Yes, We’re Fat and Getting Fatter

Well it wouldn’t be the first day of the new year unless we had an article about how out-of-shape and unhealthy we are. You’d have to be living in a cave to not know that the first of January marks the beginning of the end of many a New Year’s resolution to lose weight and get in shape.  But I’ll bet you didn’t know that Big Brother tracks how healthy we are (and aren’t) and sets goals for good health that most of us didn’t know existed!  I’ve condensed the original article a bit and have added a few comments of my own.  If you’re a regular reader of this blog, however, you probably exercise routinely and eat well, so consider yourself above average and keep on working out!

Americans gasping to reach healthy living goals

Actually, most people don’t even know federal targets exist



Published: Friday, January 1, 2010 at 4:03 a.m.

ATLANTA — About 10 years ago the government set some lofty health goals for the nation to reach by 2010.

So how did we do? By many measures, not so hot.

There are more obese Americans than a decade ago, not fewer. We eat more salt and fat, not less. More of us have high blood pressure.

(So what does that say about Americans as a whole?  We’ve been bombarded by information in newspapers and magazines, television and the internet about the fact that we eat too much fat and salt.  We’ve been told ad infinitum about how those two substances will help lead you to an early grave.  Yet we’re fatter now and eat more of that stuff now?  What part of poisoning ourselves don’t we understand?)

As we move into a new decade, the government is analyzing how well the nation met the 2010 goals and drawing up a new set of goals for 2020 expected to be more numerous and — perhaps — less ambitious.

“We need to strike a balance of setting targets that are achievable and also ask the country to reach,” said Dr. Howard Koh, the federal health official who oversees the Healthy People project. “That’s a balance that’s sometimes a challenge to strike.”

(So the answer is to set the bar lower?  Yes, we’re fortunate to have (really expensive) miracle medical treatments and medicines to fix our bodies that we’ve managed to nearly destroy, but how about we focus on prevention rather than treatment after the fact?)

The Healthy People objectives were first created in the late 1970s to set an agenda for getting Americans to live longer, healthier lives. It was also an attempt to involve the public and emphasize that many health problems are preventable.

Every 10 years, the Department of Health and Human Services reassesses the goals, and reports on progress made in the previous decade.

Many call the effort a success. The report has been imitated by states and other nations. Because of its importance within public health circles, interest groups jockey to add their goals to the document, which is expanding to more than 1,000 targets. Health agency workers memorize the goals.

“It is something that we think about all the time,” said Dr. Lance Rodewald, a vaccination expert at the U.S. Centers for Disease Control and Prevention.

But after three decades, the goals aren’t well known to the public and only a modest number have been met.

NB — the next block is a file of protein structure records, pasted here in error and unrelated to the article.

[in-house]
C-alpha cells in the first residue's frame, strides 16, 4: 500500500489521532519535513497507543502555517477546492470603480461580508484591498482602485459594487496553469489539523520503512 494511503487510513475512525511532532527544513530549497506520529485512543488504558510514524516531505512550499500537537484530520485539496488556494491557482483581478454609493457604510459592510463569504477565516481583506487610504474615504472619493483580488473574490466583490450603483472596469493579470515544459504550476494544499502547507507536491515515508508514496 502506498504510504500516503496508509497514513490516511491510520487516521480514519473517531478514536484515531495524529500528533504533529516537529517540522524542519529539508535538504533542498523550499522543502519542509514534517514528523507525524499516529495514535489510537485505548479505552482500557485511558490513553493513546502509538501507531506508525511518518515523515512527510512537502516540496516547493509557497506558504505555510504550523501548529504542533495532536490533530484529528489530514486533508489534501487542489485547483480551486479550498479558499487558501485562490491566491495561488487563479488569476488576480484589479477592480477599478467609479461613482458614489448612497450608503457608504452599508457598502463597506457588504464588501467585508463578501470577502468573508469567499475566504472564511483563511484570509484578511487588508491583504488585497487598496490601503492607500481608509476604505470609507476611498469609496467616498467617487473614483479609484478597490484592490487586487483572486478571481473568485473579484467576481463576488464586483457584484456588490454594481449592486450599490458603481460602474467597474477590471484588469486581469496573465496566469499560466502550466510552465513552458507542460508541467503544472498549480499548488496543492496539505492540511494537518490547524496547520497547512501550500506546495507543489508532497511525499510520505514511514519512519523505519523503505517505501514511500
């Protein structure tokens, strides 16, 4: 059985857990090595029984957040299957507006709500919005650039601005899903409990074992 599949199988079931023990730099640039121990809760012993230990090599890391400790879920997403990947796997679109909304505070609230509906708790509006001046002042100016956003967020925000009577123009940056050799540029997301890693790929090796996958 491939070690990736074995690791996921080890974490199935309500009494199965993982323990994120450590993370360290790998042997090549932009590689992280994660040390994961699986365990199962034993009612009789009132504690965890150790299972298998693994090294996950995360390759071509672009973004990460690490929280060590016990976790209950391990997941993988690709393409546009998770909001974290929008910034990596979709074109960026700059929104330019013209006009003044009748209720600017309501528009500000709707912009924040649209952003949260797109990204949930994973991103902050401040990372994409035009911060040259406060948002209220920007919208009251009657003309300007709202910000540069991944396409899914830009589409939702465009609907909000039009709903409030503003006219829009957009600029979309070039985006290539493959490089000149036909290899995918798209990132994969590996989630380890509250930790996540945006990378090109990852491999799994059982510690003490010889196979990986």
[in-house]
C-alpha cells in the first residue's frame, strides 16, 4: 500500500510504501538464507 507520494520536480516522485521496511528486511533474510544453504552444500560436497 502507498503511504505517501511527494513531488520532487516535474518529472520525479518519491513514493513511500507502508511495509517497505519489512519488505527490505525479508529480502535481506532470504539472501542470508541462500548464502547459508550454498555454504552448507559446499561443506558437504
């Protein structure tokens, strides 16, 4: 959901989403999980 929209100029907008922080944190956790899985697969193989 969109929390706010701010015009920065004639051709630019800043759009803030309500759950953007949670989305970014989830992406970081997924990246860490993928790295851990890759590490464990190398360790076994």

About 41 percent of the 1990 measurable goals were achieved. For the 2000 goals, it was just 24 percent.

As for the 2010 goals, data is still being collected, and a final report is not due out until 2011. But it looks like the results will be in the neighborhood of 20 percent, according to a preliminary analysis by the CDC’s National Center for Health Statistics.

The CDC analysis done this fall found that just 18 percent of those goals have been met so far. Worse, the nation actually retreated from about 23 percent of the goals.

(And I’m not convinced that those numbers would be better even if the public had known about those goals.)

One example: Healthy People 2010 called for the percentage of adults who are obese to drop to 15 percent. That goal was set at a time when nearly a quarter of all adults were obese. Now, about 34 percent of adults are obese.

Also, an estimated 28 percent of adults had high blood pressure in 2000. The goal was to reduce that to 16 percent. But the most recent government data say the proportion has risen to 29 percent.

(So 34% of adults are obese.  I suppose the good news is that 66% aren’t.  But really, a third of the adult populace is obese?  Good God people, come on!  You’re committing suicide on the installment plan!  Look, regardless of what some exercise sites are pushing, you don’t have to press an 88 lb. kettlebell to be fit, nor do you have to to 80 sets of snatches and rip the skin off your palms to be fit.  You simply have to move more and eat less.  That’s it.

FIRST–Invest a few dollars and get a complete physical at your Doctor. Find out what your baseline is.  See if you need to watch specific things in your diet.  It’s your body, you need to take care of it.

SECOND–Stop eating gobs of crap and get off your ass and move!  Yes, you may have to sweat a little.  No, you don’t have to go to the gym 5 days a week.  If you’re interested in kettlebells, get some instruction on how to deadlift, squat, swing and press one.  Then practice those moves 3 times a week for about a half hour each workout.  On your off days go for a brisk walk.  Not a stroll–a brisk walk.  You don’t have to run.  How many times have I seen people painfully plodding along, pounding their joints into dust, when they could be walking faster and more comfortably?  But I digress. It’s about good health–longevity and prevention.  Make those your goals.

Stepping off my soapbox now.)

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